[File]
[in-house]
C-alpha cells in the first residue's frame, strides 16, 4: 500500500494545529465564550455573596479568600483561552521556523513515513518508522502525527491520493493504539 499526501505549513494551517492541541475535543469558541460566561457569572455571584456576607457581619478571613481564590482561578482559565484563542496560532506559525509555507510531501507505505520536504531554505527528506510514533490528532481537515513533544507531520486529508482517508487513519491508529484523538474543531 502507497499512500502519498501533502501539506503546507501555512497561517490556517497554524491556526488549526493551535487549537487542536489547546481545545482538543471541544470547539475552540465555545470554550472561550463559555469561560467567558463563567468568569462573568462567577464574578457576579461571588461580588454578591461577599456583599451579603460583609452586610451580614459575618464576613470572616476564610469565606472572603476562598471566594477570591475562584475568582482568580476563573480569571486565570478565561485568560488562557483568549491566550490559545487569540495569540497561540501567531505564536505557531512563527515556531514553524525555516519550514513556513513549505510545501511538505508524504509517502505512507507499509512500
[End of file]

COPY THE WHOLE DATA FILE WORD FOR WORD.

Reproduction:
[in-house]
C-alpha cells in the first residue's frame, strides 16, 4: 500500500494545529465564550455573596479568600483561552521556523513515513518508522502525527491520493493504539 499526501505549513494551517492541541475535543469558541460566561457569572455571584456576607457581619478571613481564590482561578482559565484563542496560532506559525509555507510531501507505505520536504531554505527528506510514533490528532481537515513533544507531520486529508482517508487513519491508529484523538474543531 502507497499512500502519498501533502501539506503546507501555512497561517490556517497554524491556526488549526493551535487549537487542536489547546481545545482538543471541544470547539475552540465555545470554550472561550463559555469561560467567558463563567468568569462573568462567577464574578457576579461571588461580588454578591461577599456583599451579603460583609452586610451580614459575618464576613470572616476564610469565606472572603476562598471566594477570591475562584475568582482568580476563573480569571486565570478565561485568560488562557483568549491566550490559545487569540495569540497561540501567531505564536505557531512563527515556531514553524525555516519550514513556513513549505510545501511538505508524504509517502505512507507499509512500